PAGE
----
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Valued Contributor
Posts: 1,145
Registered: ‎04-13-2013
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Re: feel insulted by amex, should i call them?

I have to agree with @lawstudent and @youngandcreditworthy here. While I completely agree that having an emergency fund is absolutely essential, sometimes, it's just not practically feasible to do so. And that doesn't make those people who are unable to save terrible people or anything. 

 

To the OP - I don't think you should be personally insulted per se by Amex by I agree with those who have suggested that you call Amex and ask about an apr reduction. Since you just opened your account and honestly, your credit history isn't that long, it may take 6-12 months of good history with them before they agree to lower it. I also believe that since the SPG is one of their premium rewards cards, it really wouldn't be the card that you'd want to carry any balances on. If you want to have the option, get a card like the Slate with a low apr or BoA always sends me their 0% BT checks that you can just write to yourself. Of course, those "blank" checks usually come with the 3-4% fee but that's a lot better than carrying a balance on a high apr card. 

 

 


Gardening since 7/16/14
Current: EQ 711 7/13/14; EX 724 TU 721 6/19/14
Goal: 760+
Frequent Contributor
Posts: 311
Registered: ‎06-14-2013
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Re: feel insulted by amex, should i call them?

 


youngandcreditwrthy wrote:
Interesting post.
The usual pessimists trollin' 'round.

Firstly, I've called Amex to reduce my apr twice - they say no go til 0% is over. Okay, that's cool- I'll pif before that anyway. Lol

I heart Amex. While Barclay's and Citi have been harrassing me, Amex has been cli'ing me and I've been redeeming cashback like crazy!

Additionally, the suggestion that people can just "borrow" money from their wealthy parents is rediculous! What is this? A re run of the 2012 Presidential Campaigns?
You think everyone's parents have $100s of thous for your Harvard Edu? #mr2012? LOL
Nah. I apologize if this offends anyone.
No disrespect, just puttin' another perspective out there. :-)


Agreed, you and I said something similar in more or less words.  I tried to highlight the young age in my last response to point out there was no need for further discussion.  (I am young myself but a few years his/her senior).

 

Anyway, maybe this forum can impart wisdom on the inexperienced youth.

 

 

 

Frequent Contributor
Posts: 311
Registered: ‎06-14-2013
0

Re: feel insulted by amex, should i call them?


parakleet wrote:

I have to agree with @lawstudent and @youngandcreditworthy here. While I completely agree that having an emergency fund is absolutely essential, sometimes, it's just not practically feasible to do so. And that doesn't make those people who are unable to save terrible people or anything.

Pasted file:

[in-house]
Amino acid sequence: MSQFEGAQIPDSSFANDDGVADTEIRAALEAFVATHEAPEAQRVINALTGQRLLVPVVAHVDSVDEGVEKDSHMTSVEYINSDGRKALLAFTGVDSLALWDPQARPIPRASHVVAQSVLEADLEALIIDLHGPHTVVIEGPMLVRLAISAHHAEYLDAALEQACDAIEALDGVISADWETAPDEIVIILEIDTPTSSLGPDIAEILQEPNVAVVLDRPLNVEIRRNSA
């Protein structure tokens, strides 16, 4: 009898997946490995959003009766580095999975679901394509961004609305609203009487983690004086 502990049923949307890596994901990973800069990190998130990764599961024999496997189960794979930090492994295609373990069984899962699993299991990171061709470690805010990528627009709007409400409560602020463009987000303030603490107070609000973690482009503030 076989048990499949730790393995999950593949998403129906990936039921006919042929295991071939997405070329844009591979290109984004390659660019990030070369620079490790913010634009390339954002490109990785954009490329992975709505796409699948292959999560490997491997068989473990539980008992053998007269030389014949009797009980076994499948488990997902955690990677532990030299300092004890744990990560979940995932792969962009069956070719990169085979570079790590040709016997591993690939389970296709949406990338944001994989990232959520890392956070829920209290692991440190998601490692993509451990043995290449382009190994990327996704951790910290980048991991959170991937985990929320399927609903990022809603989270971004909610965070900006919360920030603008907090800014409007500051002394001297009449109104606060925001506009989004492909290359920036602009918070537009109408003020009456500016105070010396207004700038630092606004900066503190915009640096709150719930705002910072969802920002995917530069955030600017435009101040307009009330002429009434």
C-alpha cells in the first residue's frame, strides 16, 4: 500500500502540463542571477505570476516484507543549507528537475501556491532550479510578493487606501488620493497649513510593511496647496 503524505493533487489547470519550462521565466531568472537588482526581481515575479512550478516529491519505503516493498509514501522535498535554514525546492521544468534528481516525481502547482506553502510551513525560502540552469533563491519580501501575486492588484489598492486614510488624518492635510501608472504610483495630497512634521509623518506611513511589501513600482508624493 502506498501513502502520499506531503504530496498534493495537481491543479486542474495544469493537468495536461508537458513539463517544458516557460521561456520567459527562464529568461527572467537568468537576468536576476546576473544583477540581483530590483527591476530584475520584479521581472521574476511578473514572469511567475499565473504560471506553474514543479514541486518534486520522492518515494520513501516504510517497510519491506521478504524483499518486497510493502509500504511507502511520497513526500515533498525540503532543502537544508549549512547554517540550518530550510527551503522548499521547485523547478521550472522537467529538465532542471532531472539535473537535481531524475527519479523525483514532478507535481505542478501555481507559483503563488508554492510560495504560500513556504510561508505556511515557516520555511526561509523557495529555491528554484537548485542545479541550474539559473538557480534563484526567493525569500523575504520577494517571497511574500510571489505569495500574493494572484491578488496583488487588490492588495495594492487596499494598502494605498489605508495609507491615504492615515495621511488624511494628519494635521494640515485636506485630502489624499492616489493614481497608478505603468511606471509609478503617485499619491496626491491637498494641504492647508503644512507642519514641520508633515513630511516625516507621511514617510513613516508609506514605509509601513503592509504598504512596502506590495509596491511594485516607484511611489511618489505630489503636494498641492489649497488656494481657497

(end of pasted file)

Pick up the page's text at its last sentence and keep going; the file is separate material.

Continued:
To the OP - I don't think you should be personally insulted per se by Amex by I agree with those who have suggested that you call Amex and ask about an apr reduction. Since you just opened your account and honestly, your credit history isn't that long, it may take 6-12 months of good history with them before they agree to lower it. I also believe that since the SPG is one of their premium rewards cards, it really wouldn't be the card that you'd want to carry any balances on. If you want to have the option, get a card like the Slate with a low apr or BoA always sends me their 0% BT checks that you can just write to yourself. Of course, those "blank" checks usually come with the 3-4% fee but that's a lot better than carrying a balance on a high apr card. 

 

 


Great insight, thanks. I'm learning from other posters, and also about things I didn't initially believe I had a question about.

Super Contributor
Posts: 6,236
Registered: ‎02-23-2011
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Re: feel insulted by amex, should i call them?

[ Edited ]

parakleet wrote:

While I completely agree that having an emergency fund is absolutely essential, sometimes, it's just not practically feasible to do so. And that doesn't make those people who are unable to save terrible people or anything. 


*Off topic, but can't resist*  Smiley Happy

 

This goes against all the pontifical financial advice every parent gives, but when starting out in life, it's best without a safety net.  

 

Necessity makes even the timid brave.  Cortez upon reaching the "new world" burned his shops ships to ensure his men didn't have "plan b" to fall back upon.  I've always believed that in America, the only safety net necessary is the willingness to work hard, take chances, and survive on one's wit.

 

The best safety net is the belief that if you take away everything I've got (which can always happen), I'll just go out and make it back.  But, this time, with the advantage of prior experience, I'll make it all back in half the time.

Frequent Contributor
Posts: 311
Registered: ‎06-14-2013
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Re: feel insulted by amex, should i call them?


Open123 wrote:

parakleet wrote:

While I completely agree that having an emergency fund is absolutely essential, sometimes, it's just not practically feasible to do so. And that doesn't make those people who are unable to save terrible people or anything. 


*Off topic, but can't resist*  Smiley Happy

 

This goes against all the pontifical financial advice every parent gives, but when starting out in life, it's best without a safety net.  

 

Necessity makes even the timid brave.  Cortez upon reaching the "new world" burned his shops ships to ensure his men didn't have "plan b" to fall back upon.  I've always believed that in America, the only safety net necessary is the willingness to work hard, take chances, and survive on one's wit.

 

The best safety net is the belief that if you take away everything I've got (which can always happen), I'll just go out and make it back.  But, this time, with the advantage of prior experience, I'll make it all back in half the time.